And coaches at different levels, and in different regions of the US, do charge differently. In the US, though, at the elite east coast rinks, Brian's fee for an elite level coach would be pretty much in the ball park. Some are higher, but many are right in that range. But for an OGM coach, he's sort of the elite of the elite, and he should be able to charge higher, if he wants to. But I'd imagine he doesn't want to. And that's actually kind of nice on his part.

    In some foreign countries, coaches aren't paid by the hour/lesson at all. Instead, a skater pays a flat fee each year, which covers everything re: the coaching. So it's more like the coach is on salary/retainer, rather than being paid hourly.
     
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  8. Skittl1321

    Skittl1321 Well-Known Member

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    Another thing to consider in the US is that self employment taxes are almost 50% (at least they were for me...) so the "hourly rate" is considerably lower than if a company were paying that.

    However, I've found even lower level coaches charge (what I think are) high rates especially because you still have to pay for the ice! - the local coaches at my (mall rink) range from $30-$70 per hour, with a 30 minute lesson being the norm,I think that the $30 rate is completely reasonable, but without students at qualifying competition, $70 seems a bit high...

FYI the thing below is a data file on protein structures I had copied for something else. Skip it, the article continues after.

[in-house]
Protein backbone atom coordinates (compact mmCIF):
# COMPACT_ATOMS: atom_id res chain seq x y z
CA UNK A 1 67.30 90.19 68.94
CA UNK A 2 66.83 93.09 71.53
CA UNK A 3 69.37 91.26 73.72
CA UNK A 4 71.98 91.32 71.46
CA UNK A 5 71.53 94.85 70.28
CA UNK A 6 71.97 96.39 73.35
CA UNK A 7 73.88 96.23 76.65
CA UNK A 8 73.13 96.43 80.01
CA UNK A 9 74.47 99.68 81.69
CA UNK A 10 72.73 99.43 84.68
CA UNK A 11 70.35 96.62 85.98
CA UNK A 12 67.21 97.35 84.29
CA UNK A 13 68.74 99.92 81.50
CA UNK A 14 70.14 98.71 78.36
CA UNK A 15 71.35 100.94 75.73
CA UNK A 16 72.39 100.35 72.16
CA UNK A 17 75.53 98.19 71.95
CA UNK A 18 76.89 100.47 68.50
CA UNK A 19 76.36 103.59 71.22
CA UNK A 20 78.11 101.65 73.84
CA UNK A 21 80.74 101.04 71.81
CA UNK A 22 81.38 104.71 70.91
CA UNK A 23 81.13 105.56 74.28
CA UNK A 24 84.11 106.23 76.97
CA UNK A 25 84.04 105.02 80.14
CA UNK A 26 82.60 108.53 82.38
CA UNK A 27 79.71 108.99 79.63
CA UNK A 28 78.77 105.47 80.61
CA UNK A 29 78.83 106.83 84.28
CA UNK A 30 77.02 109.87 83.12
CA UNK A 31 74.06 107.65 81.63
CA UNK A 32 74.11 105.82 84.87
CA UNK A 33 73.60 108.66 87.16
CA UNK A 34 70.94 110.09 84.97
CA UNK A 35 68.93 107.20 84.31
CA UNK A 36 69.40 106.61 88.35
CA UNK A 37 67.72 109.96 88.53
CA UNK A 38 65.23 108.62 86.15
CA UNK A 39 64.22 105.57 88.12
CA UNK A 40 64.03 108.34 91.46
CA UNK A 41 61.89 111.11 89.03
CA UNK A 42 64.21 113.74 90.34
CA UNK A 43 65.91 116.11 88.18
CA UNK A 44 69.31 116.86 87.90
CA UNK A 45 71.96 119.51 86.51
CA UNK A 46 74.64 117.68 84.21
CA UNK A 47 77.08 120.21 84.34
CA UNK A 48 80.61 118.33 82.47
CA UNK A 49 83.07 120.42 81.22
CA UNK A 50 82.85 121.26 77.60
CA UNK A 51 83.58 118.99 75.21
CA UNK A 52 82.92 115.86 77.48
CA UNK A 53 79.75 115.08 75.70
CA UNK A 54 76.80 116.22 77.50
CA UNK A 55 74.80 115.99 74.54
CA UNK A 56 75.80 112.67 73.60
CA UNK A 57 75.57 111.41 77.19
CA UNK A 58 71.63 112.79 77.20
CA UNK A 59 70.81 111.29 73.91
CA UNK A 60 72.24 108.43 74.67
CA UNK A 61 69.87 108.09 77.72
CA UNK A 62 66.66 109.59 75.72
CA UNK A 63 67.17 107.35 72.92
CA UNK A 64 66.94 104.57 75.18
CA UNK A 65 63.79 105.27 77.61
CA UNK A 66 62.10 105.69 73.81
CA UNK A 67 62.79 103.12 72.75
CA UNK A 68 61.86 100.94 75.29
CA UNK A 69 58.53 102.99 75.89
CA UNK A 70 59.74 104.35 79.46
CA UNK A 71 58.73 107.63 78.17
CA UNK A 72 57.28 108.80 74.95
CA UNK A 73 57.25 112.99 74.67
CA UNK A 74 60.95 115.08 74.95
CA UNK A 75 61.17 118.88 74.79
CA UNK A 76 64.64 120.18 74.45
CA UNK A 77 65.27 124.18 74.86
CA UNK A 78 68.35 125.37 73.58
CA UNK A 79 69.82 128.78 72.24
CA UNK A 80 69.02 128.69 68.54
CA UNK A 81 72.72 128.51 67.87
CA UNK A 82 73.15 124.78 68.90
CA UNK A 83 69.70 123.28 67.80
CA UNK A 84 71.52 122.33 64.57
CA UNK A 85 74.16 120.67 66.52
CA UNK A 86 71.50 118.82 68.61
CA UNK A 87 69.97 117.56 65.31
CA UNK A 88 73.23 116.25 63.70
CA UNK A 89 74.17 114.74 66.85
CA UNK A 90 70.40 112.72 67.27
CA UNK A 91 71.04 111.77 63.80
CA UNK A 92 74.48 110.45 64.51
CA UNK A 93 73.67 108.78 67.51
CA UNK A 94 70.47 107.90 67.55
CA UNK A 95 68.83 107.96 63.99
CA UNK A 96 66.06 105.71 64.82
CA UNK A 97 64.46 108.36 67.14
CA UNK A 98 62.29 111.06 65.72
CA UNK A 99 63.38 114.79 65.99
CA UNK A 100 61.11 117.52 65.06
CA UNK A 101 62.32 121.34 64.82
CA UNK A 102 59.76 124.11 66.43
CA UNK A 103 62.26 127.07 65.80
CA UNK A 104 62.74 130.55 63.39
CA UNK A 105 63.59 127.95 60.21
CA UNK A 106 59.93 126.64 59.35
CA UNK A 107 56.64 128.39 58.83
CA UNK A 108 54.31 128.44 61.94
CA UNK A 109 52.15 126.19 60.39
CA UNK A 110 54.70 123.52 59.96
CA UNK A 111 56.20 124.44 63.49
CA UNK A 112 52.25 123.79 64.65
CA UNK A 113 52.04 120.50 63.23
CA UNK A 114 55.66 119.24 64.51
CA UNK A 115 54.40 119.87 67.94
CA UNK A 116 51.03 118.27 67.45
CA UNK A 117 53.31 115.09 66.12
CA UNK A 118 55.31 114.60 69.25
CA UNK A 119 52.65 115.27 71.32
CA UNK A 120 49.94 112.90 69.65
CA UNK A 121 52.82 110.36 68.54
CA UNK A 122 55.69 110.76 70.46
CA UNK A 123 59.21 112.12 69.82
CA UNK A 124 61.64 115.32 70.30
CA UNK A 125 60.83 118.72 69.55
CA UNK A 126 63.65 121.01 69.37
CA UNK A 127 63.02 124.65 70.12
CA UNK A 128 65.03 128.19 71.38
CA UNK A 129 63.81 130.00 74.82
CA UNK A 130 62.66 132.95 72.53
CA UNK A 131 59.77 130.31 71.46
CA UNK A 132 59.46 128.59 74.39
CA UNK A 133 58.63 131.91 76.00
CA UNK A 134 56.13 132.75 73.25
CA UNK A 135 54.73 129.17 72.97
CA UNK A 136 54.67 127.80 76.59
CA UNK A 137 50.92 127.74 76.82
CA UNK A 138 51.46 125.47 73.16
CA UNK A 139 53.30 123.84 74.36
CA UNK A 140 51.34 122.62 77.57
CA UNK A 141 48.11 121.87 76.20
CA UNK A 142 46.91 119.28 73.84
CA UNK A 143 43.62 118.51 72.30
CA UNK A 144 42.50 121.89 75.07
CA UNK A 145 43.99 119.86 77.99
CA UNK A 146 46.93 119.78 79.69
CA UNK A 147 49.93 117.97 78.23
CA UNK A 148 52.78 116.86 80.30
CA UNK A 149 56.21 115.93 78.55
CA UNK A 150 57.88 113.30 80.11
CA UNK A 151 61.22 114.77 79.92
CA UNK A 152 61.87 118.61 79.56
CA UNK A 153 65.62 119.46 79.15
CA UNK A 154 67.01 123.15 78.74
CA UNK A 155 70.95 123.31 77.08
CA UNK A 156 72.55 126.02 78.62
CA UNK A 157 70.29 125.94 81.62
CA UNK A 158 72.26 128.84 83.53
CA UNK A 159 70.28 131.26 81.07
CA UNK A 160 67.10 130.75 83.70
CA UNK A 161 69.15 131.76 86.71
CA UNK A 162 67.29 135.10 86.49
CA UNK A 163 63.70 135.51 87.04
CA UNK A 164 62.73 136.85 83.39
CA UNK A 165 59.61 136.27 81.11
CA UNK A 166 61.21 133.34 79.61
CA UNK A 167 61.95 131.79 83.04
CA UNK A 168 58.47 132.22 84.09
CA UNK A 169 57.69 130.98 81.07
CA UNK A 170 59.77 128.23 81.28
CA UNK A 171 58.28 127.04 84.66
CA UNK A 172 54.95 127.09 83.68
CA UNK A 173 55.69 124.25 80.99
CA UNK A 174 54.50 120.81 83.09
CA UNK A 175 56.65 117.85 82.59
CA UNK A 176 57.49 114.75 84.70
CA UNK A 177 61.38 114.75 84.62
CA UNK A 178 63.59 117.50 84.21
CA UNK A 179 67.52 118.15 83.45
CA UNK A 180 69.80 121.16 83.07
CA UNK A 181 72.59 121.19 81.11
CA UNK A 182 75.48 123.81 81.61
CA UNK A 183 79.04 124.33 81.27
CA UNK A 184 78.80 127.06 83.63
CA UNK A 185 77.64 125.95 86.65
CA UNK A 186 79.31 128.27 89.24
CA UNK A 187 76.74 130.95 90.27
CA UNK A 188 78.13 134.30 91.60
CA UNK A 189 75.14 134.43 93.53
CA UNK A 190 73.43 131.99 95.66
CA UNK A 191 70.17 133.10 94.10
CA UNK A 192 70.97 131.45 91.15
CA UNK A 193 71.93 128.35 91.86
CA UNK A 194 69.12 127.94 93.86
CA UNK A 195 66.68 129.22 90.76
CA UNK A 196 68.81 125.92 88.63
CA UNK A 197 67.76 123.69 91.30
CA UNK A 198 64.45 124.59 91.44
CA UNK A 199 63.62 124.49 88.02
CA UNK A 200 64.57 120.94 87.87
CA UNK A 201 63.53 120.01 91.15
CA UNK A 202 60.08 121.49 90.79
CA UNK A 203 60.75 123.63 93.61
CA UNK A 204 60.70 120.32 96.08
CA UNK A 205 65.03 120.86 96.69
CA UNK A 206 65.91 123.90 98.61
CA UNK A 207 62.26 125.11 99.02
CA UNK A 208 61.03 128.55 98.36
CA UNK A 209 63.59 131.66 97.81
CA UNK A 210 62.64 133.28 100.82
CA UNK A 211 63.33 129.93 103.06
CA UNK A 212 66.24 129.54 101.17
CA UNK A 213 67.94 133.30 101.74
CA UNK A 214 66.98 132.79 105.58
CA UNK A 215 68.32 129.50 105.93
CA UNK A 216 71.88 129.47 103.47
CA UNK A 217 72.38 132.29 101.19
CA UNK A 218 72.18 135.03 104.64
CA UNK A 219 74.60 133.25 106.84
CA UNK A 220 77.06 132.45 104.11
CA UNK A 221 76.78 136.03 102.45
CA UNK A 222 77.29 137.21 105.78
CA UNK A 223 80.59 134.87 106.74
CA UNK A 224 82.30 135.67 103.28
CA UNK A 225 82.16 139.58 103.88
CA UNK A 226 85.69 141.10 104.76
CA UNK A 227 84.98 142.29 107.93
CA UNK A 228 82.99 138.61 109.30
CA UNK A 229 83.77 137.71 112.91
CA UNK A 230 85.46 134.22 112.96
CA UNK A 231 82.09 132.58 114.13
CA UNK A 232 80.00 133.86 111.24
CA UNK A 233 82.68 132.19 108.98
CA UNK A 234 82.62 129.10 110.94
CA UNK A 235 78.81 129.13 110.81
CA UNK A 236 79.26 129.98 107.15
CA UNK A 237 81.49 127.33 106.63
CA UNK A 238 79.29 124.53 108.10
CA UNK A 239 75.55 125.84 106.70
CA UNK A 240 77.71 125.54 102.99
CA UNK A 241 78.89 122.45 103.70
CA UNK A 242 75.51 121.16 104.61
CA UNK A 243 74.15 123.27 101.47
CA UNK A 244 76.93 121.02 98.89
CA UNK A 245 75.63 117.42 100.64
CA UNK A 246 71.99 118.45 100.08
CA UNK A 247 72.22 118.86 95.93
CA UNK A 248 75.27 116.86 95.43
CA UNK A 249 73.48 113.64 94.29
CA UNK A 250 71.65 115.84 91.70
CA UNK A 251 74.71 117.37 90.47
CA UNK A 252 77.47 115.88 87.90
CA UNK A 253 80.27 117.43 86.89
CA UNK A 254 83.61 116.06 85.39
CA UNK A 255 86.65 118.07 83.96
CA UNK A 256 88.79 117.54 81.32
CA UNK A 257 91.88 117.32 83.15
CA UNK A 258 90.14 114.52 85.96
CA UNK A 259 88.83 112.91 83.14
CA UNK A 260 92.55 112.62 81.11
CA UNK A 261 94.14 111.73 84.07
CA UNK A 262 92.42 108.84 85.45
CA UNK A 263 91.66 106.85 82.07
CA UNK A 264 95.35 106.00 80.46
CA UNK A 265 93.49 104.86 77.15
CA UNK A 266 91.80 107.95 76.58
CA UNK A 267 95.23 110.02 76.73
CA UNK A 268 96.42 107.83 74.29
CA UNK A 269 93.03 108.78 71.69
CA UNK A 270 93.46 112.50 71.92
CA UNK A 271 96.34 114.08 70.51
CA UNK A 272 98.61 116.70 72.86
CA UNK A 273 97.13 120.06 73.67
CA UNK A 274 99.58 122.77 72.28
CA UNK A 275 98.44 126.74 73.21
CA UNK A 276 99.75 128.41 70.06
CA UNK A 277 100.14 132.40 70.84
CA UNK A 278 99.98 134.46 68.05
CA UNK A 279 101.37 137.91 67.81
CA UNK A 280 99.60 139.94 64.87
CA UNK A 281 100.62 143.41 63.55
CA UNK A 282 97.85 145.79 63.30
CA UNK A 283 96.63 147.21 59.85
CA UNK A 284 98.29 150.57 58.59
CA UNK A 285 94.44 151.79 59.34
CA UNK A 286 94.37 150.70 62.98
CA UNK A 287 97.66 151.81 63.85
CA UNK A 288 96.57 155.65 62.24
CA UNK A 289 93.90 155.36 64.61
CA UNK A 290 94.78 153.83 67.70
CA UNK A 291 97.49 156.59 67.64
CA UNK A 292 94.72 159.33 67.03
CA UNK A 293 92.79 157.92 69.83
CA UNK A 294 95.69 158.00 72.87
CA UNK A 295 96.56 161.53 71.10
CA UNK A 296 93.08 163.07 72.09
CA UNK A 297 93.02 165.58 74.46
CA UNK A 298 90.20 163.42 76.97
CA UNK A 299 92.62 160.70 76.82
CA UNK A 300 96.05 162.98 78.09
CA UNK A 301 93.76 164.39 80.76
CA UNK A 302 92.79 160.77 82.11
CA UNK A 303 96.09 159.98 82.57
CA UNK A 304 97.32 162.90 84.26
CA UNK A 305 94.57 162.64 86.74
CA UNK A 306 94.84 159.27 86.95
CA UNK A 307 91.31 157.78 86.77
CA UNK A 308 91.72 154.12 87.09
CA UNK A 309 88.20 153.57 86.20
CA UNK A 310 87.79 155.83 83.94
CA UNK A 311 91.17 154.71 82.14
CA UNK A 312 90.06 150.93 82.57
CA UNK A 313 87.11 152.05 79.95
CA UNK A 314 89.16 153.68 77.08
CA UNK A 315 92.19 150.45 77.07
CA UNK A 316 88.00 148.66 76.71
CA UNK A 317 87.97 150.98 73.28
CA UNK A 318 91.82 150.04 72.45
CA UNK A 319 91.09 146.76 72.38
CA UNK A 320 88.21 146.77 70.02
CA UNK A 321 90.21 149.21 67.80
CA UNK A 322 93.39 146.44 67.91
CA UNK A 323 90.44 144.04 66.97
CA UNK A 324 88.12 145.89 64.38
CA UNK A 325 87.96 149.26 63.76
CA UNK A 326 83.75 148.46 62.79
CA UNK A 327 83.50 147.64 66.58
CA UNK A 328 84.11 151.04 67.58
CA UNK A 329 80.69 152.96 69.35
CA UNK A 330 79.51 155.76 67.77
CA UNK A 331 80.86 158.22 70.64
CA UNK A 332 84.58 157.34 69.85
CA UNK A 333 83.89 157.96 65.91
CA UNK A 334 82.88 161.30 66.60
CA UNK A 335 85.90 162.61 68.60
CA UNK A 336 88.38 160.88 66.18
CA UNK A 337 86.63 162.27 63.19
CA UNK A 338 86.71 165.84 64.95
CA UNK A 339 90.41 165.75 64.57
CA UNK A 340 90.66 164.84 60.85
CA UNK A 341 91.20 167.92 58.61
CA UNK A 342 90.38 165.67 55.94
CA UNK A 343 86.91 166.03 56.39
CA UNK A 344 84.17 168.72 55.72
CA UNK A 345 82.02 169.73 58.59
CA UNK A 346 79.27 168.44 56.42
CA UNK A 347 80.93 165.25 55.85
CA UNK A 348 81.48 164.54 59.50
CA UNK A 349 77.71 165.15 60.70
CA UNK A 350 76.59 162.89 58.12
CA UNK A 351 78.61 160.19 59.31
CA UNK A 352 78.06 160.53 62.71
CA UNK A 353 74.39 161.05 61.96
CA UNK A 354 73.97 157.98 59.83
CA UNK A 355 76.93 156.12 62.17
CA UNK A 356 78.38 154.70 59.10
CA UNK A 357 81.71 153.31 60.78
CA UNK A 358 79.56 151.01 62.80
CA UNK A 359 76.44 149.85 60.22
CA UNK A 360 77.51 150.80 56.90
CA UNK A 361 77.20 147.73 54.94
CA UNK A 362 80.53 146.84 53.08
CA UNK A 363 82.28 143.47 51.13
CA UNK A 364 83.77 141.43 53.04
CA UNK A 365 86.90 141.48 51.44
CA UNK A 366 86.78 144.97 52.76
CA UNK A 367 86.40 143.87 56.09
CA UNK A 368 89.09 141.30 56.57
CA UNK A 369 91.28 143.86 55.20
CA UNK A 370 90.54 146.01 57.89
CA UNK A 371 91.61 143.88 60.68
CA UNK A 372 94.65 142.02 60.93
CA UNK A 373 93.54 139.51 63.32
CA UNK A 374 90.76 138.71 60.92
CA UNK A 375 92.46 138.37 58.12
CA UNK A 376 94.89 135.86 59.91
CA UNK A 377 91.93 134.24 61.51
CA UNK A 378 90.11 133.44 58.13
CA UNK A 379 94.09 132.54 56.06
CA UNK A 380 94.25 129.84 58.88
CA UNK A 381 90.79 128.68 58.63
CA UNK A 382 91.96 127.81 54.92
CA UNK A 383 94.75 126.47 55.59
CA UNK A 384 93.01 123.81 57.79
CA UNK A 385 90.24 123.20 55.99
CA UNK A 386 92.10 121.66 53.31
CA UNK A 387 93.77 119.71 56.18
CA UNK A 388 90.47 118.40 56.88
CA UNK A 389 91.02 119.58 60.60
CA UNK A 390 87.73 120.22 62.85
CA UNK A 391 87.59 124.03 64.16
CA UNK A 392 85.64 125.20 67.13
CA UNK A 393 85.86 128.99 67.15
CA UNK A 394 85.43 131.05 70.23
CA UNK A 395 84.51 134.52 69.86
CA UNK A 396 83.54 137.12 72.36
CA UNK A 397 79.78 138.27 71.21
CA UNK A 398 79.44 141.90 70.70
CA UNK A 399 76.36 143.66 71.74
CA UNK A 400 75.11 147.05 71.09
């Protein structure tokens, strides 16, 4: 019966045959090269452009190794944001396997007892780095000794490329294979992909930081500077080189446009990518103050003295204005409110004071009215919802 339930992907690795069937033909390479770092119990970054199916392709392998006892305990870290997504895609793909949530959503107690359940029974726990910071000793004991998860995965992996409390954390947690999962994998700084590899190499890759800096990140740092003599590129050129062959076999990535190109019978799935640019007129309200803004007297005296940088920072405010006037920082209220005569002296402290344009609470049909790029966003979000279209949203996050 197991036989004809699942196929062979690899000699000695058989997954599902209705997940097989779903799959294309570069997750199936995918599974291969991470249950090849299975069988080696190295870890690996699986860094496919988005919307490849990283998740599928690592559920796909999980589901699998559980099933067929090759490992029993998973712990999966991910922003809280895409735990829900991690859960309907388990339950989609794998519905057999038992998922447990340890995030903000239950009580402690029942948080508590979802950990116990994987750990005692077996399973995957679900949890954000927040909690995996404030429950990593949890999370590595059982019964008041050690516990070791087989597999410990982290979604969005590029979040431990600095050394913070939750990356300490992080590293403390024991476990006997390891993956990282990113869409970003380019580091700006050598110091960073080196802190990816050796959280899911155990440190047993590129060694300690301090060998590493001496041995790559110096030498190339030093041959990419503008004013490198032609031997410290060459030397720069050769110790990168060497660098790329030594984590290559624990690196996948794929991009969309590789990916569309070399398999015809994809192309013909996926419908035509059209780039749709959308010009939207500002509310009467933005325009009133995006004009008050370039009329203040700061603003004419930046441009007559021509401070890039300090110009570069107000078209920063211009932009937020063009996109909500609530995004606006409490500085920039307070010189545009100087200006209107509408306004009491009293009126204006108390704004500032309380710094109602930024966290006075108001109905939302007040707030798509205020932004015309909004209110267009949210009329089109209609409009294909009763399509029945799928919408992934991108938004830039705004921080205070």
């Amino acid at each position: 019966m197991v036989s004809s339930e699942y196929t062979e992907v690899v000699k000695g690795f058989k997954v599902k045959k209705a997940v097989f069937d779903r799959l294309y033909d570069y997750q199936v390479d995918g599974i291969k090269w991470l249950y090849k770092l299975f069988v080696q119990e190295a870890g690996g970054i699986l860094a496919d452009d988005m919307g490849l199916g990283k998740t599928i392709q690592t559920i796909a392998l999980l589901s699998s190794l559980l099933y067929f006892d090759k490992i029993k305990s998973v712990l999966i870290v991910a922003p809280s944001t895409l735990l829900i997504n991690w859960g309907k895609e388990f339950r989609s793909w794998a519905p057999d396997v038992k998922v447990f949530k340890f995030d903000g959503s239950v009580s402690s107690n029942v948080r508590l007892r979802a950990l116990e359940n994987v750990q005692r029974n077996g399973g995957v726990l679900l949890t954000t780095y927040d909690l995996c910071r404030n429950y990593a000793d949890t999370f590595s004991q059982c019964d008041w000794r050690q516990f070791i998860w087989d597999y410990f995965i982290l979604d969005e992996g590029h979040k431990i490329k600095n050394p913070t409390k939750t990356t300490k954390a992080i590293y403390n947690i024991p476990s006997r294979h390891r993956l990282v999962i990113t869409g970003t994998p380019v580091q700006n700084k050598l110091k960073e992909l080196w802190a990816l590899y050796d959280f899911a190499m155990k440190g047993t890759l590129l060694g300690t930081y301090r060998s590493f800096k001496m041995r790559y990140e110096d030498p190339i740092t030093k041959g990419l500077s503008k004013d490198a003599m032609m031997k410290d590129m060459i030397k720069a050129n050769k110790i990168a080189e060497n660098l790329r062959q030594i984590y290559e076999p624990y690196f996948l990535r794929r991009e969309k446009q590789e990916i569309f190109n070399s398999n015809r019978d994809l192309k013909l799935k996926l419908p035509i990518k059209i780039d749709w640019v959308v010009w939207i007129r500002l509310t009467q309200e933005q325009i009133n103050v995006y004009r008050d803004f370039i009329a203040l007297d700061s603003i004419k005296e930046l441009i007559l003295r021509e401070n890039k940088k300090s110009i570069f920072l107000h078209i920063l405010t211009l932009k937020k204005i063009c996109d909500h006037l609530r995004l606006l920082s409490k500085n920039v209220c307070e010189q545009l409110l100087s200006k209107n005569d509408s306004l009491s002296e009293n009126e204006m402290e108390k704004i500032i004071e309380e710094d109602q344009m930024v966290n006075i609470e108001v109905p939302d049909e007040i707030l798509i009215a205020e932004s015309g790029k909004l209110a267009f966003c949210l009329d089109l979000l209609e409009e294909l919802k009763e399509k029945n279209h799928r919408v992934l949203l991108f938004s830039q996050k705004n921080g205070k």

From what I hear around though it seems the coaches always give breaks to their best students. Or they will carpool with parents or share a hotel room at nationals. They really seem to not want to gouge their students.

    Toyota Sports Center posts their instructors rates (and it looks like a 20 minute lesson is the norm) Frank Carrol charges $135/hr.
    http://www.toyotasportscenter.com/page/show/32459-instructor-bios
     
    Last edited: Sep 2, 2010
  9. RunnersHigh

    RunnersHigh Well-Known Member

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    Coach and choreographer fee!!!
    :TT1:, Morozov, Manon Perron, Lori Nichol, Tom Dickson, Sandra Bezic, Shae-Lynn Bourne, etc. :D
     
  10. madm

    madm Active Member

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  11. Mafke

    Mafke New Member

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    That certainly makes sense. When I first heard of Kim's new agency, I assumed it would be a pocket agency devoted to her, but apparently that wasn't the idea.

    From my experience with Asians in general, she might have expected him to sign up without ever bringing up the subject herself and taken his resigning with IMG as a personal affront....

    I think that the split was probably caused by a cascade of minor cultural, language missteps and misunderstandings that kept gaining momentum (not helped by not having a qualified interpreter at important junctures).
     
  12. senorita

    senorita New Member

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    Carolina Costner had said that Nichol takes 10.000$ for each visit in Italy to make her program.
     
  13. dinakt

    dinakt Well-Known Member

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    Truly, 110/ hour is not that much. I cannot speak for skating fees, but can speak for private music lesson fees for the pros from the top teachers- they run from 100 to 200 American dollars an hour. And considering the fluidity- taxes- cancellations etc- the teachers are certainly not super- rich.